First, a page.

During the 1840’s a Christian revival movement in Lower Saxony, Germany, resulted in great interest in mission work. Pastor Louis Harms was the main driving force behind the Hermannsburg Mission.

He trained suitable young men as missionaries, sending them out – together with craftsmen – to establish mission stations in Africa. About 240 missionaries were sent out over the next 100 years, and they always came to Hermannsburg first – to learn the isiZulu language – before moving on throughout what was then Zululand, Natal and Transvaal to start mission stations. Most German families in these areas are descendants of those settlers.

The Old Mission House was built by the first group of eight missionaries and eight craftsmen, soon after their arrival in 1854. It has been established that the “Old Kitchen” – the very first building they built –  is one of the three oldest, dated buildings in Kwazulu-Natal, still of original construction. Both buildings were constructed of sun-dried bricks. The building timber, consisting of Umdoni (Waterberry) and Yellowwood, was cut into beams and boards by the men themselves.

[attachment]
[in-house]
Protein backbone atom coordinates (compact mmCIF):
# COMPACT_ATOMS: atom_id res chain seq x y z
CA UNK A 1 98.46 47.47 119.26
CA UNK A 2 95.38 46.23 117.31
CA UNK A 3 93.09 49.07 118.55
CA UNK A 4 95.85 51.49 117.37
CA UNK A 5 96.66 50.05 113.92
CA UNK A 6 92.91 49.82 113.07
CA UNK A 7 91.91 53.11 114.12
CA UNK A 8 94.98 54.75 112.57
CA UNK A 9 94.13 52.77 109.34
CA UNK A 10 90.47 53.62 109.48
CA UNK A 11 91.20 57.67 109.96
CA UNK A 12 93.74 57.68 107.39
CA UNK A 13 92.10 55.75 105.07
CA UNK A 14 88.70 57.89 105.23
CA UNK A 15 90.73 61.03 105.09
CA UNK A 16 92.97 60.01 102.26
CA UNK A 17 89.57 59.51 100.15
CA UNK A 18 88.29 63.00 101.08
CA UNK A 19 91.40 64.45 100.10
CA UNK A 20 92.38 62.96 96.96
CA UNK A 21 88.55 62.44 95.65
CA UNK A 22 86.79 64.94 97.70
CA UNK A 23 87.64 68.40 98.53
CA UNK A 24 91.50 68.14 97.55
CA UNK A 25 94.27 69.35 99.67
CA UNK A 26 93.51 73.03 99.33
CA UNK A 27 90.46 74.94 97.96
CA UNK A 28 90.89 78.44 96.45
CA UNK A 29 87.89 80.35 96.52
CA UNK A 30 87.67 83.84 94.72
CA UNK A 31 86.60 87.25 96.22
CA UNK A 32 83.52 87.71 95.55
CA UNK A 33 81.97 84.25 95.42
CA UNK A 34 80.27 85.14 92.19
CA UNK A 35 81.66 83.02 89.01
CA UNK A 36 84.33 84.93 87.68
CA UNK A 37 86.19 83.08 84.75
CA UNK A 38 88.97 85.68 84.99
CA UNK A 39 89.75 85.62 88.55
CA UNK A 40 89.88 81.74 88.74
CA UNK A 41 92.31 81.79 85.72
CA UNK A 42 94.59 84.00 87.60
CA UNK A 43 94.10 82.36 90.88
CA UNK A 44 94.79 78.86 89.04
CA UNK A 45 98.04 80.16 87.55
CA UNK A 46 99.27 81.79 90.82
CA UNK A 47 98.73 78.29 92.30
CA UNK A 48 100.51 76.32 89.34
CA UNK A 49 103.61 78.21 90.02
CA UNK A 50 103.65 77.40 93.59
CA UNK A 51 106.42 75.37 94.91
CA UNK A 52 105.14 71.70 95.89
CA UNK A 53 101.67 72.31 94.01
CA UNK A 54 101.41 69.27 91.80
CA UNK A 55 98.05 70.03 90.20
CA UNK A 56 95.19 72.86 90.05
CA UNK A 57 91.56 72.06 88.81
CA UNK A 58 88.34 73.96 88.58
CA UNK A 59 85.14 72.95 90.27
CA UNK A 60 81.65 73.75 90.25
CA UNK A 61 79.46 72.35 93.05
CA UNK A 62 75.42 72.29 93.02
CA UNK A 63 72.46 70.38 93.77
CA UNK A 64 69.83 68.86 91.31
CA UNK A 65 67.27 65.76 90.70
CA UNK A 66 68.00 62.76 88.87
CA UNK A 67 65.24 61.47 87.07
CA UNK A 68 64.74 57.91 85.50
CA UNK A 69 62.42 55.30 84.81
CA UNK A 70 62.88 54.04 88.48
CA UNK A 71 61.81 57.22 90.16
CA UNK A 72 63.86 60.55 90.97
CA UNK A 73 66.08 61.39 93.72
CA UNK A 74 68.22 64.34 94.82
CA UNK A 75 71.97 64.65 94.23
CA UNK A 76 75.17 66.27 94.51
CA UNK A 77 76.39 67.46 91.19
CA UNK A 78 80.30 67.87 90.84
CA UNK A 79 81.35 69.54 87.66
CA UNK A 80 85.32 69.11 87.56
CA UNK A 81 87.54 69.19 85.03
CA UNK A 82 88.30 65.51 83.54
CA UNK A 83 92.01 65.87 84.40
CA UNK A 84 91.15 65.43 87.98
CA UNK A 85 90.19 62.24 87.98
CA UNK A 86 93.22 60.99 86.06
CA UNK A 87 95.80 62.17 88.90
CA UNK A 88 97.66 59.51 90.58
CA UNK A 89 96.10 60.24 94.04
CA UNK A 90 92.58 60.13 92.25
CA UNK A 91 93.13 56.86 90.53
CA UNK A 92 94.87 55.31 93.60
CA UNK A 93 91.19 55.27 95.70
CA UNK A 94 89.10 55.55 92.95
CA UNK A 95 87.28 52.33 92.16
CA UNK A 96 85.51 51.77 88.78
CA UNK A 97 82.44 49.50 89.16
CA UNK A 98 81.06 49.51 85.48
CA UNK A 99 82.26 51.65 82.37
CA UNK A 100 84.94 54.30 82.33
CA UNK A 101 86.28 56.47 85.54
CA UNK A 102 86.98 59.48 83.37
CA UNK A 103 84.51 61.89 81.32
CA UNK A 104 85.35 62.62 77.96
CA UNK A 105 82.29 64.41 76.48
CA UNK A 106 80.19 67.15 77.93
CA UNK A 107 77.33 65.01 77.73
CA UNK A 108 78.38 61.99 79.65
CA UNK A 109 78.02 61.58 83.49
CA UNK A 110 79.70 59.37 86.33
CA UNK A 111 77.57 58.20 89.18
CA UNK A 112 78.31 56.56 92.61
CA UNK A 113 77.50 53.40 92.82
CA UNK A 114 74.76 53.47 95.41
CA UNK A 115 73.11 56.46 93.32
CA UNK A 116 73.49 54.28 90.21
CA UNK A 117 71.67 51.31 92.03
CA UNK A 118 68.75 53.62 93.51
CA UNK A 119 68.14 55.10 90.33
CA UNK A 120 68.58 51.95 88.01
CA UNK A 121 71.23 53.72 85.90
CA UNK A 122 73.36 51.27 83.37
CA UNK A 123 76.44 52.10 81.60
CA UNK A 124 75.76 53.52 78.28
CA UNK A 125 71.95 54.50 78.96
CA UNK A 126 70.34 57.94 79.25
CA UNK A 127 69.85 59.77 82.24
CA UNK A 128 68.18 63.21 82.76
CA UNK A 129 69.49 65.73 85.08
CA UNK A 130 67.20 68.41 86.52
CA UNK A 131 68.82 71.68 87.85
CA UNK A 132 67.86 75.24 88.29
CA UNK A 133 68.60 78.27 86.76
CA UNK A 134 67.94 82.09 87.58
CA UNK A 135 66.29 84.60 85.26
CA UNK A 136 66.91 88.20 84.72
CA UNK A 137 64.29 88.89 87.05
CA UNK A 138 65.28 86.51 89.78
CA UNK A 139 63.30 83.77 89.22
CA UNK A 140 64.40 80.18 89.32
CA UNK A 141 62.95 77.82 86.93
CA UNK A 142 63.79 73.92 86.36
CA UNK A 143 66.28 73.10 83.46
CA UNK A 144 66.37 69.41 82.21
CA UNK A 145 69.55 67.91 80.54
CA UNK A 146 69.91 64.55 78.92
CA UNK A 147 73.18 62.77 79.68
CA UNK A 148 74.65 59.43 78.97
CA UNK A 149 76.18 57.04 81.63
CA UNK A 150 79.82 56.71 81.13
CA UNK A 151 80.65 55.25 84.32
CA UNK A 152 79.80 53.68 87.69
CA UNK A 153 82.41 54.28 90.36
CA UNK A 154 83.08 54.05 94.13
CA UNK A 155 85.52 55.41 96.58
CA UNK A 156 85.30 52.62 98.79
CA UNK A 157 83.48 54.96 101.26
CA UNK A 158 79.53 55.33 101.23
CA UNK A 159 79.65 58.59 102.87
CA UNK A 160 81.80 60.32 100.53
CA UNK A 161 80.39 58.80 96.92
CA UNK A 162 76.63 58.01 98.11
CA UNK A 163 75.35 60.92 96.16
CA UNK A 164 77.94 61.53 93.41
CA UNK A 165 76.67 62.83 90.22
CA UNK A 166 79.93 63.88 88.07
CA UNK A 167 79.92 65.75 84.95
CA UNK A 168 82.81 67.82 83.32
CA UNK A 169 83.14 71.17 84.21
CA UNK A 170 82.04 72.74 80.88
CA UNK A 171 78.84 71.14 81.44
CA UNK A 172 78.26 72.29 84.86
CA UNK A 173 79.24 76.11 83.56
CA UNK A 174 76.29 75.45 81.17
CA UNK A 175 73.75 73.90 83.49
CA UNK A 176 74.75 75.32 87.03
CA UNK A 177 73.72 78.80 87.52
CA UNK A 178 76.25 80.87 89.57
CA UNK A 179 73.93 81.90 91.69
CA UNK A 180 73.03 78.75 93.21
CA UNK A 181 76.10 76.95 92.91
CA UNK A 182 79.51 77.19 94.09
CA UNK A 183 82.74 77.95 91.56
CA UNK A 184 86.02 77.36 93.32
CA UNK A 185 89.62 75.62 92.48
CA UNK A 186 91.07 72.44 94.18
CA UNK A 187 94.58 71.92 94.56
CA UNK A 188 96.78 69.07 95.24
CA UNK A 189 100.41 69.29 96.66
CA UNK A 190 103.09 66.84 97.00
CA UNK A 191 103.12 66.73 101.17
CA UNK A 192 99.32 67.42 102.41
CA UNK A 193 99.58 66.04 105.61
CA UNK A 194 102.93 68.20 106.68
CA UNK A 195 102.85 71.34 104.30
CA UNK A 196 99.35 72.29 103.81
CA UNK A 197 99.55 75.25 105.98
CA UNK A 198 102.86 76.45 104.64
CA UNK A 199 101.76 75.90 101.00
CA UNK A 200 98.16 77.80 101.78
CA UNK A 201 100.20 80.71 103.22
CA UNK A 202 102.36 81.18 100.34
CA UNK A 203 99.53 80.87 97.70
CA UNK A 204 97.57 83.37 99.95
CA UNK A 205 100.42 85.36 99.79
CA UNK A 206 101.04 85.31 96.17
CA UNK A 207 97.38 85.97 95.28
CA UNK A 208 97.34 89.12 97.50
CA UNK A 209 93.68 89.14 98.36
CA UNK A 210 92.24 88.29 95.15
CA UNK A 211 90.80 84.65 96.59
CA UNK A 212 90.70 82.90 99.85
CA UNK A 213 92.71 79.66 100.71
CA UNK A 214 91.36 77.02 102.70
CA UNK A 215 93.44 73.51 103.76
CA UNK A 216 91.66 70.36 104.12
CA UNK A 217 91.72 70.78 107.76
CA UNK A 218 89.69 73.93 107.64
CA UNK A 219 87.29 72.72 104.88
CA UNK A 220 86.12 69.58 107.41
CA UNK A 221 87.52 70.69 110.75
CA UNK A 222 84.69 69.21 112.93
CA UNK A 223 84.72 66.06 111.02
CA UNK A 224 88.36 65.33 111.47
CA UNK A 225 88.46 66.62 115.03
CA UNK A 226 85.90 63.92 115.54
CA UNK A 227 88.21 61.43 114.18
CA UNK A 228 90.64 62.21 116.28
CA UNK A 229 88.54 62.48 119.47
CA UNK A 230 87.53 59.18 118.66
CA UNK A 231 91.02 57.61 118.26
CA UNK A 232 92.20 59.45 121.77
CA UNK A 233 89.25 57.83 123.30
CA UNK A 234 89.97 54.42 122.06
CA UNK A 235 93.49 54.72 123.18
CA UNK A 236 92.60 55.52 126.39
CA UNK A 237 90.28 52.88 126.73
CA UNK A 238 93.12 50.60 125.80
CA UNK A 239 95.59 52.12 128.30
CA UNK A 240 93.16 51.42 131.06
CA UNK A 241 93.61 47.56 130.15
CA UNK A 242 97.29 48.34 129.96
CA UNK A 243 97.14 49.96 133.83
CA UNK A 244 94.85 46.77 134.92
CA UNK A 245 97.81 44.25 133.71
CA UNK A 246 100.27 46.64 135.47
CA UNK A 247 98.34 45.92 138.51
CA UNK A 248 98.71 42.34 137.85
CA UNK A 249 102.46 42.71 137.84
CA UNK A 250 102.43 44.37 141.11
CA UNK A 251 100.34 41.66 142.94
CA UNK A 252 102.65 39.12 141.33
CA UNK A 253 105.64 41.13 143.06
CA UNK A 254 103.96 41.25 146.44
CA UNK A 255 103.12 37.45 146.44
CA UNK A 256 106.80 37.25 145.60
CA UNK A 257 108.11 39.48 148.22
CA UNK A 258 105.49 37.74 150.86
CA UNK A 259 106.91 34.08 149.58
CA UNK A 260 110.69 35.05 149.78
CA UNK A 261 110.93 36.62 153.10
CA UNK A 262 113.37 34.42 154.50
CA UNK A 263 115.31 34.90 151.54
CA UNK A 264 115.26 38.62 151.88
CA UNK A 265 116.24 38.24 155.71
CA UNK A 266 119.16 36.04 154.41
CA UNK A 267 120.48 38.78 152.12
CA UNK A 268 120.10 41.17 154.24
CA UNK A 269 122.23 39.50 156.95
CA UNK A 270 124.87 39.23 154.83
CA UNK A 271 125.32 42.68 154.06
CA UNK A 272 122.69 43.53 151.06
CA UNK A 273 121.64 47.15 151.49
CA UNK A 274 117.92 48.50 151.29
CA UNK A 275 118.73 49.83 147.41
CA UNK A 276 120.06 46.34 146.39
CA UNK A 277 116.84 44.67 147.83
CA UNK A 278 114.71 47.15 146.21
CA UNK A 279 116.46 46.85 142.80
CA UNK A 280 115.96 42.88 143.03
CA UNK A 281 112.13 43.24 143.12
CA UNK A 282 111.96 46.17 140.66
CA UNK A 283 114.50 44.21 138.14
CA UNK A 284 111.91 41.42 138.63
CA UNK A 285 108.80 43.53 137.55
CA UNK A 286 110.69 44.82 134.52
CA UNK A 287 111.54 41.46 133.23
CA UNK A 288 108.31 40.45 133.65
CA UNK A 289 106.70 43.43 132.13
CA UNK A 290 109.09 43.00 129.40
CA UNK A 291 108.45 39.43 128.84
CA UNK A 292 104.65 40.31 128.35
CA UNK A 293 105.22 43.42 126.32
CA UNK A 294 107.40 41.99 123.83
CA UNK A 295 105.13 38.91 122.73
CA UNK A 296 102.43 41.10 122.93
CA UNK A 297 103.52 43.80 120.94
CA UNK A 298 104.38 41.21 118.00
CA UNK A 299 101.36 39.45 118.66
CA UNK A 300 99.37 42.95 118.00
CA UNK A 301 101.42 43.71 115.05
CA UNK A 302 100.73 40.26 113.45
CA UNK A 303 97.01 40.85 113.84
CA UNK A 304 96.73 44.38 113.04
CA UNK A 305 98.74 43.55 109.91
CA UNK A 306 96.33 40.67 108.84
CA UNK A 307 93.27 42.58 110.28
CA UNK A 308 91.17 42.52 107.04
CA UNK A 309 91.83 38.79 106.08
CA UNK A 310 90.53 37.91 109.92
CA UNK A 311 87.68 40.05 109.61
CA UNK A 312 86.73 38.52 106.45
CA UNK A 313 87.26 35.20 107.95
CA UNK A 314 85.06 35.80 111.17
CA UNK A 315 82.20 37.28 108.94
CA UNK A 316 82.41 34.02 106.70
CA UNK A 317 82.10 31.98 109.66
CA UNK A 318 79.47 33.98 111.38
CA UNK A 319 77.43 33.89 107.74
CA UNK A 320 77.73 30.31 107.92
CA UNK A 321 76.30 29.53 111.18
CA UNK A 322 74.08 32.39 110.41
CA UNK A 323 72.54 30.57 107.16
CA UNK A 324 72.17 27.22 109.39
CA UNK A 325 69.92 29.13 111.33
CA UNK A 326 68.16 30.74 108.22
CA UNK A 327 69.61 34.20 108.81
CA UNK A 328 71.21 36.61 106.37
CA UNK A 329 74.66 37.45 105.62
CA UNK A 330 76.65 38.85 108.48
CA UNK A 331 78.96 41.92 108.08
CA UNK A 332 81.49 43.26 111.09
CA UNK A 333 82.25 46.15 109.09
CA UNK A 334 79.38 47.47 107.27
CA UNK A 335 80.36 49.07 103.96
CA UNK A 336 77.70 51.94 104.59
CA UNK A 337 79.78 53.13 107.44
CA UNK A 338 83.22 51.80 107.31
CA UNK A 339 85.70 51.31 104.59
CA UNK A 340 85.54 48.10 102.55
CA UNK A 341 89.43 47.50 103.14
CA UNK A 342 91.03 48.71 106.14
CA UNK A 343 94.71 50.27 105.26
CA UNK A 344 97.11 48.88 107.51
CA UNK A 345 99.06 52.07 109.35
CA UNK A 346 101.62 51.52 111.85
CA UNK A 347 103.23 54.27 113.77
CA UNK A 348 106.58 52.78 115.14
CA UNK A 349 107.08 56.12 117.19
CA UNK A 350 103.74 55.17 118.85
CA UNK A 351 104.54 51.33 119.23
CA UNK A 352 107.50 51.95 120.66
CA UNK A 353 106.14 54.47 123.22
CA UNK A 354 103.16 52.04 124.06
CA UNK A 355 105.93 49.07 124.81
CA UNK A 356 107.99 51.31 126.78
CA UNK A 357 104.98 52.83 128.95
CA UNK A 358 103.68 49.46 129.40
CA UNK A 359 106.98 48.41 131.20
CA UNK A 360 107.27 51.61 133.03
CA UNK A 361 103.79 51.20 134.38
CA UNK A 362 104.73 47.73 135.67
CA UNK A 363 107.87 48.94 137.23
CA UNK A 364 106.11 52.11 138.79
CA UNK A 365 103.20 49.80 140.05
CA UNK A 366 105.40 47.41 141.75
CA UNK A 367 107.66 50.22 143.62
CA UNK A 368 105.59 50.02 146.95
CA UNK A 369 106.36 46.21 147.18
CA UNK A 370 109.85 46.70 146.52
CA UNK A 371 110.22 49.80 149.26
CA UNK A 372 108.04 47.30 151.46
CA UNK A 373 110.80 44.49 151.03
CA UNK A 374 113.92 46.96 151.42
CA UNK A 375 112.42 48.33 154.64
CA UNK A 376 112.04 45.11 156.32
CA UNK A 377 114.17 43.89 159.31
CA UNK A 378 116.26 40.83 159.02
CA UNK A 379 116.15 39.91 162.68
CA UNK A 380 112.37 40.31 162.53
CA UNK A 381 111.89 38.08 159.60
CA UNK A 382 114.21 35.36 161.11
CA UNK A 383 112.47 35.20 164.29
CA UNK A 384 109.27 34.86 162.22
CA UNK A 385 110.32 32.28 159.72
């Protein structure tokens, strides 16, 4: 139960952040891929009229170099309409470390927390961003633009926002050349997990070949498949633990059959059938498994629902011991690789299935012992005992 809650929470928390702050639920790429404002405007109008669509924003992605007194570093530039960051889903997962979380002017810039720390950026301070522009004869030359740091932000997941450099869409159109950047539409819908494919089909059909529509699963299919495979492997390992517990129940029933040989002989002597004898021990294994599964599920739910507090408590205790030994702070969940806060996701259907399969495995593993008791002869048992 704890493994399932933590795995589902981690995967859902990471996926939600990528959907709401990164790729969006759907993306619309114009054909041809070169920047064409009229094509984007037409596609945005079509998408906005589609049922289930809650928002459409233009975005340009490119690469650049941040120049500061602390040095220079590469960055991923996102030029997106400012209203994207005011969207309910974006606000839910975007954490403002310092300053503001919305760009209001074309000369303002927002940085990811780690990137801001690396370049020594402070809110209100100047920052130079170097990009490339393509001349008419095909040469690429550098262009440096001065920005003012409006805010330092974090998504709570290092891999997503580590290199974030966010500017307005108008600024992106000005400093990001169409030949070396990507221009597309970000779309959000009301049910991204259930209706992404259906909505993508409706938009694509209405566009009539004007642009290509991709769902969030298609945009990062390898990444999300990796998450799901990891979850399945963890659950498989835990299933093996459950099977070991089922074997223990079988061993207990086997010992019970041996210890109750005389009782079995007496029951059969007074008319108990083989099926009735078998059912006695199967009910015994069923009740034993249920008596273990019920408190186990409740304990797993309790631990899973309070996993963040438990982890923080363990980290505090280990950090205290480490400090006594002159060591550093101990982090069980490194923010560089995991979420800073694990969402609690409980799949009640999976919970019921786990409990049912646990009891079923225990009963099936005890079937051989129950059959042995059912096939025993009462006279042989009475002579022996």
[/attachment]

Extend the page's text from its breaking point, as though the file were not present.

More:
The Deutsche Schule Hermannsburg was also founded in 1856 by the first group of missionaries and was the very first boarding school in Natal. In 1862, Pastor Heinrich Müller became headmaster. He emphasised the importance of educating the children of members of the Lutheran Church in a school that was strongly affiliated to the church, but was open to all who wanted to avail themselves of the excellent educational opportunities offered by the school.

This necessitated the introduction of more English-speaking teachers, in order to be able to cater for a wider spectrum of South Africans. Pastor Müller’s tremendous­ capacity for hard work and his real gift as a teacher soon won the recognition and trust of parents and school authorities.

English-speaking parents readily sent their children to Hermannsburg because of the high level of education offered at the school – especially while the controversy around Bishop Colenso lasted, and before Hilton College and Michaelhouse were founded.

Hermannsburg has the oldest hostel building in South Africa. The School was initially owned by the Lutheran Church, but is now owned and run by a Trust.

Opening Hours

08:00 to 15:00 on weekdays. After hours by appointment.

Contact Details:

Museum: 074 125 0054
Email: museum@hmbschool.co.za
Public Relations: pro@hmbschool.co.za

Open Tuesday – Friday   |  09:00 – 15:00
At the Museum